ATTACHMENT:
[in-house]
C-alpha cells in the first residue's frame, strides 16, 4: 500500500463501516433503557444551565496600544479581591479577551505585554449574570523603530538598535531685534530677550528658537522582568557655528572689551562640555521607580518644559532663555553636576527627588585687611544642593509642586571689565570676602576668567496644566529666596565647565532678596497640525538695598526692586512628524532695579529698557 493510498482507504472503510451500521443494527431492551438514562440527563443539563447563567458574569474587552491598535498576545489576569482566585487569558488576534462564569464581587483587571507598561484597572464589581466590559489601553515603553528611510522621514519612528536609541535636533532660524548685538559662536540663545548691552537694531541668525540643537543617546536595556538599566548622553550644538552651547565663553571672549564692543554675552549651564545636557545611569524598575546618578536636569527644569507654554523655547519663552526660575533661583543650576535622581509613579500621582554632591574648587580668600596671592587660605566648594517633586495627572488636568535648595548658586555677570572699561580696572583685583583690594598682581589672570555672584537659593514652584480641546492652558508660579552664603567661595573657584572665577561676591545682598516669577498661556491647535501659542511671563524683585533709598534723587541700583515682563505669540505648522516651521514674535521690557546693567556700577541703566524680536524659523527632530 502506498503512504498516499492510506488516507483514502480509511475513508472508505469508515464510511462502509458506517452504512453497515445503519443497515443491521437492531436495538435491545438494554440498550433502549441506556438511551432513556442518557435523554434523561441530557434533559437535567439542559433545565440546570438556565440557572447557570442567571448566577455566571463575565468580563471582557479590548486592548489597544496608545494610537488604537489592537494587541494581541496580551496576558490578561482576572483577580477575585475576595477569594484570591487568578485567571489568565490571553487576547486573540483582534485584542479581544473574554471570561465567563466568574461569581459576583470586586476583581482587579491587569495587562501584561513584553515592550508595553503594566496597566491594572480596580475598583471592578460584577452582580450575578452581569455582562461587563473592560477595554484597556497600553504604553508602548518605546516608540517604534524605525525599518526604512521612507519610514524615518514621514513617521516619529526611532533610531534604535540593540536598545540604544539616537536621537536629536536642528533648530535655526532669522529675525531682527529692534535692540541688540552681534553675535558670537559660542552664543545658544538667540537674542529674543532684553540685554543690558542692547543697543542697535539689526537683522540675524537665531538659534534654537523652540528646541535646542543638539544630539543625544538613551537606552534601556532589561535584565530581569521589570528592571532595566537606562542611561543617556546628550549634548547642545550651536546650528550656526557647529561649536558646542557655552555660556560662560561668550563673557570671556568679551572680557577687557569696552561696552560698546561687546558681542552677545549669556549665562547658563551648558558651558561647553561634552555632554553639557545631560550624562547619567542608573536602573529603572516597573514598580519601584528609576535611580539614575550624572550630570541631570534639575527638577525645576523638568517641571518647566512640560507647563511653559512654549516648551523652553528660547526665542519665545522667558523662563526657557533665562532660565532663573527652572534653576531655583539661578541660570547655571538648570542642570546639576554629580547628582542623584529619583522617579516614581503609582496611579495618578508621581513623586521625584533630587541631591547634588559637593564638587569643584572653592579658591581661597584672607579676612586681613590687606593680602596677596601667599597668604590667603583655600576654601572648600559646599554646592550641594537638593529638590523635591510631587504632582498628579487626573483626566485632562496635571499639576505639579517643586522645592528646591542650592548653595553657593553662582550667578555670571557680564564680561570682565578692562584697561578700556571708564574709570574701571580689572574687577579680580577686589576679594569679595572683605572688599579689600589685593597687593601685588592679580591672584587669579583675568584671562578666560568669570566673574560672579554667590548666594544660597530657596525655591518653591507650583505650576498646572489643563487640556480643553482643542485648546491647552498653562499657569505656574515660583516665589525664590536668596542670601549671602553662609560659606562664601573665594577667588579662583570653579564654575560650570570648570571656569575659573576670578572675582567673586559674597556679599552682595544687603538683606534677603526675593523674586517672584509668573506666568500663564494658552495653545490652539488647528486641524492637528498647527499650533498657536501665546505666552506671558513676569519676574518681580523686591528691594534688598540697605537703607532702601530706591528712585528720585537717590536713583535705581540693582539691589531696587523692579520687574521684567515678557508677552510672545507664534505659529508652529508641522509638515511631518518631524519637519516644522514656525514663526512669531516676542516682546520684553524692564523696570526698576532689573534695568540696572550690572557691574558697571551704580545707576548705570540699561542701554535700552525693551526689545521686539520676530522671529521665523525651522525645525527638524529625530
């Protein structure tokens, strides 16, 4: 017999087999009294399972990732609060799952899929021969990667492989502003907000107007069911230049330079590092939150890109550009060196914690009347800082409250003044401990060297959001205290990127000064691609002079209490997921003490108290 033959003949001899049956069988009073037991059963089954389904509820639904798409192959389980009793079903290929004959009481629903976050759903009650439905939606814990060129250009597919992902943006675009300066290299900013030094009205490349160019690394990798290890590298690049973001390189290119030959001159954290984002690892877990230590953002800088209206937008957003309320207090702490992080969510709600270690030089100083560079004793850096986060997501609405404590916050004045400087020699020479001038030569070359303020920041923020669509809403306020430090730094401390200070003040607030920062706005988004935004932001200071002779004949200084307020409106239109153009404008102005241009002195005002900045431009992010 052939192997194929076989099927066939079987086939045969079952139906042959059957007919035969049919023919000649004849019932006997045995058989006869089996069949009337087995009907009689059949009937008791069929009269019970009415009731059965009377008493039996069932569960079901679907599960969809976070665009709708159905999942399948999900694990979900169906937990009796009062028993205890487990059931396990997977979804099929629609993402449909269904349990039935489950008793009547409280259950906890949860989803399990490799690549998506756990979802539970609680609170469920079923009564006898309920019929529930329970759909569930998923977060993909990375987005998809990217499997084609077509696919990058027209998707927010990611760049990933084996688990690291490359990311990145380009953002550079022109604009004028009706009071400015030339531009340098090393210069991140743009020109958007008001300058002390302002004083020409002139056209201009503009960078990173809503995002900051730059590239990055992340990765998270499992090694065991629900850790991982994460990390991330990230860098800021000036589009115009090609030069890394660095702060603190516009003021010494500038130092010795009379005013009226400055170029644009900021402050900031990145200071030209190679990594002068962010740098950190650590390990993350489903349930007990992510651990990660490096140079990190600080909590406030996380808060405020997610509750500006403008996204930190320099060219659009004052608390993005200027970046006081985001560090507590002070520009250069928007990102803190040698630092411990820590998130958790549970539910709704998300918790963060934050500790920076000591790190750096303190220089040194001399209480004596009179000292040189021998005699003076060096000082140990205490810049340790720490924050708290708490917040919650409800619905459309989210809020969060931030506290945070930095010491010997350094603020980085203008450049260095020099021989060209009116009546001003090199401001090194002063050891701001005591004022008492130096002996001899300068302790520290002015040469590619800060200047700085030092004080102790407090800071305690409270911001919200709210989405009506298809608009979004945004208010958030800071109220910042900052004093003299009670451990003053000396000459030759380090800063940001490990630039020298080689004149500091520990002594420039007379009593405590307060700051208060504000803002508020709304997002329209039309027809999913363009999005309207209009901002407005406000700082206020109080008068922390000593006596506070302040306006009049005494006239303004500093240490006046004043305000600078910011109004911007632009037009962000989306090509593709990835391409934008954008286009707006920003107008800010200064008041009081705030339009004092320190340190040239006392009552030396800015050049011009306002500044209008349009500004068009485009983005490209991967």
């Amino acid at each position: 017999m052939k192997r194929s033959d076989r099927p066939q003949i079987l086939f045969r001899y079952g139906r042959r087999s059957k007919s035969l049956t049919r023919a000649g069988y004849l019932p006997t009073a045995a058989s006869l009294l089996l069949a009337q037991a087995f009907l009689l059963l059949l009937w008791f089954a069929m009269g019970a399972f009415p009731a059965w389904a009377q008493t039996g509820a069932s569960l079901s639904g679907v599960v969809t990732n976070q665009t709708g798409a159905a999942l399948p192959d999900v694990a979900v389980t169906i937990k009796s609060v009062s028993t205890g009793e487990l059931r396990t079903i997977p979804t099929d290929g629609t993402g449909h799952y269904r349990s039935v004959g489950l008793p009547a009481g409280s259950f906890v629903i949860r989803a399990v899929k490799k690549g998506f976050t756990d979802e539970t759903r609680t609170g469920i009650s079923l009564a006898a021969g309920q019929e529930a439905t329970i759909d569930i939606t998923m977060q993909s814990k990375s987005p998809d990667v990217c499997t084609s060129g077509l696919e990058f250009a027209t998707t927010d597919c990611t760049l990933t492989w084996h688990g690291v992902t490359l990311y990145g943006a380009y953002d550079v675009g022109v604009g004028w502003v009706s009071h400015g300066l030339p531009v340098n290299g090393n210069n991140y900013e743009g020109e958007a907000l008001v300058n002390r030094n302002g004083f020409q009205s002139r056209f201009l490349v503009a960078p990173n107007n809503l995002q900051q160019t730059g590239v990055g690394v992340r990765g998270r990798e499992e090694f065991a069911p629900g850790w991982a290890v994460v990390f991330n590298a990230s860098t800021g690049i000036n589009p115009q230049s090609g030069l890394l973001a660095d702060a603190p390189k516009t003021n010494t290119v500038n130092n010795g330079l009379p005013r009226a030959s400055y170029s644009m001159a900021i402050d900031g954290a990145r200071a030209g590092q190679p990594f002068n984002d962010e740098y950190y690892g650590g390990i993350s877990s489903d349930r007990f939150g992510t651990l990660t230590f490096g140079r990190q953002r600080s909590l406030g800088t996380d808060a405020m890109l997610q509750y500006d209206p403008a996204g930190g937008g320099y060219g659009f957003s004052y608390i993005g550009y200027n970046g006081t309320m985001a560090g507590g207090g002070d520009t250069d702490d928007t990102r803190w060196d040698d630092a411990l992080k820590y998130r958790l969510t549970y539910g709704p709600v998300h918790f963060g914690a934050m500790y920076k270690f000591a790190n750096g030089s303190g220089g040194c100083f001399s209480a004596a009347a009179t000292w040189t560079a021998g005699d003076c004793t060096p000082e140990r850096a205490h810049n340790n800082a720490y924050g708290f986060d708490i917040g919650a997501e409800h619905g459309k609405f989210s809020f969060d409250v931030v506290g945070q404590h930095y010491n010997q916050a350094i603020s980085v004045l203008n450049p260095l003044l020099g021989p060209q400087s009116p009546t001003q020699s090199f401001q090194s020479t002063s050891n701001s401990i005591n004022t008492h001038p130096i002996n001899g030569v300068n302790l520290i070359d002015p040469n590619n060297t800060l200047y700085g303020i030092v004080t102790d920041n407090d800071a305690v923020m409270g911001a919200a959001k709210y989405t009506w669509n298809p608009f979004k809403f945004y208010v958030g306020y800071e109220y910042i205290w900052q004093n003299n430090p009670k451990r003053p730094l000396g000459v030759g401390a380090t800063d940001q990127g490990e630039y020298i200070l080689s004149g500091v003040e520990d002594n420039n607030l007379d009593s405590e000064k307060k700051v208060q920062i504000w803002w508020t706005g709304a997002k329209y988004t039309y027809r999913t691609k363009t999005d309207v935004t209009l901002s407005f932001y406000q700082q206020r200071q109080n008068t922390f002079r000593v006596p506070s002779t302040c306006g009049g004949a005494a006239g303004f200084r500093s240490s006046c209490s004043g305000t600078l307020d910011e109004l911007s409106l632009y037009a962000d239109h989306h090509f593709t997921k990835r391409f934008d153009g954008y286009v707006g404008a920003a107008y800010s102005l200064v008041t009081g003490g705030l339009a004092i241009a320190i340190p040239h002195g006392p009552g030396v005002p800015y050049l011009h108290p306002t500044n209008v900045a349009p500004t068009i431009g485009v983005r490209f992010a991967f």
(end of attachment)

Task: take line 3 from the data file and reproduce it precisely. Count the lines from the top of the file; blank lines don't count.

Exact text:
């Protein structure tokens, strides 16, 4: 017999087999009294399972990732609060799952899929021969990667492989502003907000107007069911230049330079590092939150890109550009060196914690009347800082409250003044401990060297959001205290990127000064691609002079209490997921003490108290 033959003949001899049956069988009073037991059963089954389904509820639904798409192959389980009793079903290929004959009481629903976050759903009650439905939606814990060129250009597919992902943006675009300066290299900013030094009205490349160019690394990798290890590298690049973001390189290119030959001159954290984002690892877990230590953002800088209206937008957003309320207090702490992080969510709600270690030089100083560079004793850096986060997501609405404590916050004045400087020699020479001038030569070359303020920041923020669509809403306020430090730094401390200070003040607030920062706005988004935004932001200071002779004949200084307020409106239109153009404008102005241009002195005002900045431009992010 052939192997194929076989099927066939079987086939045969079952139906042959059957007919035969049919023919000649004849019932006997045995058989006869089996069949009337087995009907009689059949009937008791069929009269019970009415009731059965009377008493039996069932569960079901679907599960969809976070665009709708159905999942399948999900694990979900169906937990009796009062028993205890487990059931396990997977979804099929629609993402449909269904349990039935489950008793009547409280259950906890949860989803399990490799690549998506756990979802539970609680609170469920079923009564006898309920019929529930329970759909569930998923977060993909990375987005998809990217499997084609077509696919990058027209998707927010990611760049990933084996688990690291490359990311990145380009953002550079022109604009004028009706009071400015030339531009340098090393210069991140743009020109958007008001300058002390302002004083020409002139056209201009503009960078990173809503995002900051730059590239990055992340990765998270499992090694065991629900850790991982994460990390991330990230860098800021000036589009115009090609030069890394660095702060603190516009003021010494500038130092010795009379005013009226400055170029644009900021402050900031990145200071030209190679990594002068962010740098950190650590390990993350489903349930007990992510651990990660490096140079990190600080909590406030996380808060405020997610509750500006403008996204930190320099060219659009004052608390993005200027970046006081985001560090507590002070520009250069928007990102803190040698630092411990820590998130958790549970539910709704998300918790963060934050500790920076000591790190750096303190220089040194001399209480004596009179000292040189021998005699003076060096000082140990205490810049340790720490924050708290708490917040919650409800619905459309989210809020969060931030506290945070930095010491010997350094603020980085203008450049260095020099021989060209009116009546001003090199401001090194002063050891701001005591004022008492130096002996001899300068302790520290002015040469590619800060200047700085030092004080102790407090800071305690409270911001919200709210989405009506298809608009979004945004208010958030800071109220910042900052004093003299009670451990003053000396000459030759380090800063940001490990630039020298080689004149500091520990002594420039007379009593405590307060700051208060504000803002508020709304997002329209039309027809999913363009999005309207209009901002407005406000700082206020109080008068922390000593006596506070302040306006009049005494006239303004500093240490006046004043305000600078910011109004911007632009037009962000989306090509593709990835391409934008954008286009707006920003107008800010200064008041009081705030339009004092320190340190040239006392009552030396800015050049011009306002500044209008349009500004068009485009983005490209991967």